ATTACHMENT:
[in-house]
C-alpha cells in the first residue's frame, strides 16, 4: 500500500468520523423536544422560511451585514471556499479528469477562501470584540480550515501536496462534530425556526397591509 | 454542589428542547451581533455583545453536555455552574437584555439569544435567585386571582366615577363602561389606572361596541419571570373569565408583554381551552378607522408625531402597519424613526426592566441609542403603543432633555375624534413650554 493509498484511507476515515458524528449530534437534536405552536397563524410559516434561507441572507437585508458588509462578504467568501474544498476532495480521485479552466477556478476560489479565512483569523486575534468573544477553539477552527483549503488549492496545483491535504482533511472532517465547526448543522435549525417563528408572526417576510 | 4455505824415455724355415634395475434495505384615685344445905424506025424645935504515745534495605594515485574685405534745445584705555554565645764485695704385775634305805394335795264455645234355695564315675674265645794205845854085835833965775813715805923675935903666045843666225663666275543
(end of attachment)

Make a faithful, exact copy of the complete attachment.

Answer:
[in-house]
C-alpha cells in the first residue's frame, strides 16, 4: 500500500468520523423536544422560511451585514471556499479528469477562501470584540480550515501536496462534530425556526397591509 | 454542589428542547451581533455583545453536555455552574437584555439569544435567585386571582366615577363602561389606572361596541419571570373569565408583554381551552378607522408625531402597519424613526426592566441609542403603543432633555375624534413650554 493509498484511507476515515458524528449530534437534536405552536397563524410559516434561507441572507437585508458588509462578504467568501474544498476532495480521485479552466477556478476560489479565512483569523486575534468573544477553539477552527483549503488549492496545483491535504482533511472532517465547526448543522435549525417563528408572526417576510 | 4455505824415455724355415634395475434495505384615685344445905424506025424645935504515745534495605594515485574685405534745445584705555554565645764485695704385775634305805394335795264455645234355695564315675674265645794205845854085835833965775813715805923675935903666045843666225663666275543